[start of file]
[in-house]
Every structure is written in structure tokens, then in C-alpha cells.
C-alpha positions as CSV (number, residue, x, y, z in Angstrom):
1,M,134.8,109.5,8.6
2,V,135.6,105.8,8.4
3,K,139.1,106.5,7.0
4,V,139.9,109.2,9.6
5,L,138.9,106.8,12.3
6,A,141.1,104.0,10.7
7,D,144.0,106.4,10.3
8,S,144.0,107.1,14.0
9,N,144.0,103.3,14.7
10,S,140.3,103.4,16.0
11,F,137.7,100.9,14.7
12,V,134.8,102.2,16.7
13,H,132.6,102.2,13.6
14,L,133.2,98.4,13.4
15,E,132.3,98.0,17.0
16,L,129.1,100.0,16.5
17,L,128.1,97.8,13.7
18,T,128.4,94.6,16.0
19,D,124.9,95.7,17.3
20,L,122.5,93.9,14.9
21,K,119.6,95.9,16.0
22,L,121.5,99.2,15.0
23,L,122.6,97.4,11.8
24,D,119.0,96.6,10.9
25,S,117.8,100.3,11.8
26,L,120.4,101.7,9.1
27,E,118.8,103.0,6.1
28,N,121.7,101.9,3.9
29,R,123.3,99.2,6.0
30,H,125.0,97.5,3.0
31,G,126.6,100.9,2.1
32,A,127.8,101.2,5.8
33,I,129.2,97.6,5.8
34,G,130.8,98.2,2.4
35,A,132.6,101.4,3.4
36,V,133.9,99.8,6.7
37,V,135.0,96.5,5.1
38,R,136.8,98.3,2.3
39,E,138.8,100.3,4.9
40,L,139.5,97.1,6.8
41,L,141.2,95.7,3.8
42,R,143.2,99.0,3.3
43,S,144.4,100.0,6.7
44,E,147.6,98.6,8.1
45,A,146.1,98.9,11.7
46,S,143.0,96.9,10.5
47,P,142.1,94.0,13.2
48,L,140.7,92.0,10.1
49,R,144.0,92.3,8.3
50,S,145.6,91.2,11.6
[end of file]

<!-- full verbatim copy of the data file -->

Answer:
[in-house]
Every structure is written in structure tokens, then in C-alpha cells.
C-alpha positions as CSV (number, residue, x, y, z in Angstrom):
1,M,134.8,109.5,8.6
2,V,135.6,105.8,8.4
3,K,139.1,106.5,7.0
4,V,139.9,109.2,9.6
5,L,138.9,106.8,12.3
6,A,141.1,104.0,10.7
7,D,144.0,106.4,10.3
8,S,144.0,107.1,14.0
9,N,144.0,103.3,14.7
10,S,140.3,103.4,16.0
11,F,137.7,100.9,14.7
12,V,134.8,102.2,16.7
13,H,132.6,102.2,13.6
14,L,133.2,98.4,13.4
15,E,132.3,98.0,17.0
16,L,129.1,100.0,16.5
17,L,128.1,97.8,13.7
18,T,128.4,94.6,16.0
19,D,124.9,95.7,17.3
20,L,122.5,93.9,14.9
21,K,119.6,95.9,16.0
22,L,121.5,99.2,15.0
23,L,122.6,97.4,11.8
24,D,119.0,96.6,10.9
25,S,117.8,100.3,11.8
26,L,120.4,101.7,9.1
27,E,118.8,103.0,6.1
28,N,121.7,101.9,3.9
29,R,123.3,99.2,6.0
30,H,125.0,97.5,3.0
31,G,126.6,100.9,2.1
32,A,127.8,101.2,5.8
33,I,129.2,97.6,5.8
34,G,130.8,98.2,2.4
35,A,132.6,101.4,3.4
36,V,133.9,99.8,6.7
37,V,135.0,96.5,5.1
38,R,136.8,98.3,2.3
39,E,138.8,100.3,4.9
40,L,139.5,97.1,6.8
41,L,141.2,95.7,3.8
42,R,143.2,99.0,3.3
43,S,144.4,100.0,6.7
44,E,147.6,98.6,8.1
45,A,146.1,98.9,11.7
46,S,143.0,96.9,10.5
47,P,142.1,94.0,13.2
48,L,140.7,92.0,10.1
49,R,144.0,92.3,8.3
50,S,145.6,91.2,11.6